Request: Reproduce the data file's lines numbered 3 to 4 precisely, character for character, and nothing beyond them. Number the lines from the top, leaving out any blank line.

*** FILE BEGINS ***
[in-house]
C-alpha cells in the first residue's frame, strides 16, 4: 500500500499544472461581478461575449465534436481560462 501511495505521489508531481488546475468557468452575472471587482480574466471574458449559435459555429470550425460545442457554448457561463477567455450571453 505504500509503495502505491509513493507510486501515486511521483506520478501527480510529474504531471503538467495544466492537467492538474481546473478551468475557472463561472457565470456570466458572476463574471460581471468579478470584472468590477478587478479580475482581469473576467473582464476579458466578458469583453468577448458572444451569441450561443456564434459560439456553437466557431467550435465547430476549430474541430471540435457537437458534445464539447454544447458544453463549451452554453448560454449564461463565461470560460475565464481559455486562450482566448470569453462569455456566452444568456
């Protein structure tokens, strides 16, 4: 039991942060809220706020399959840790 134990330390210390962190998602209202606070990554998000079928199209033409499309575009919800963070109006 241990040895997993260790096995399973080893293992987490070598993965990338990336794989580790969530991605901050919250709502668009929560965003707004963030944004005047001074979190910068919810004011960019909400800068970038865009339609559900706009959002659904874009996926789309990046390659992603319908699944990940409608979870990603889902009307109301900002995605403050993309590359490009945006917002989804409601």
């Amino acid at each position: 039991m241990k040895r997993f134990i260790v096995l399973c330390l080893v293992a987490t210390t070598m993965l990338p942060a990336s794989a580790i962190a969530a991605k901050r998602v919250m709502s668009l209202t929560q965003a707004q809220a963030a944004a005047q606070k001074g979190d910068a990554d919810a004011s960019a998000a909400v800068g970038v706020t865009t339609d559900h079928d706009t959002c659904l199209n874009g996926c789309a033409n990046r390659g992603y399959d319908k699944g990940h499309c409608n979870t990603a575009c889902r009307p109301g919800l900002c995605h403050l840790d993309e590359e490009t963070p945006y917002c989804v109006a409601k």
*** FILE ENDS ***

């Protein structure tokens, strides 16, 4: 039991942060809220706020399959840790 134990330390210390962190998602209202606070990554998000079928199209033409499309575009919800963070109006 241990040895997993260790096995399973080893293992987490070598993965990338990336794989580790969530991605901050919250709502668009929560965003707004963030944004005047001074979190910068919810004011960019909400800068970038865009339609559900706009959002659904874009996926789309990046390659992603319908699944990940409608979870990603889902009307109301900002995605403050993309590359490009945006917002989804409601």
């Amino acid at each position: 039991m241990k040895r997993f134990i260790v096995l399973c330390l080893v293992a987490t210390t070598m993965l990338p942060a990336s794989a580790i962190a969530a991605k901050r998602v919250m709502s668009l209202t929560q965003a707004q809220a963030a944004a005047q606070k001074g979190d910068a990554d919810a004011s960019a998000a909400v800068g970038v706020t865009t339609d559900h079928d706009t959002c659904l199209n874009g996926c789309a033409n990046r390659g992603y399959d319908k699944g990940h499309c409608n979870t990603a575009c889902r009307p109301g919800l900002c995605h403050l840790d993309e590359e490009t963070p945006y917002c989804v109006a409601k």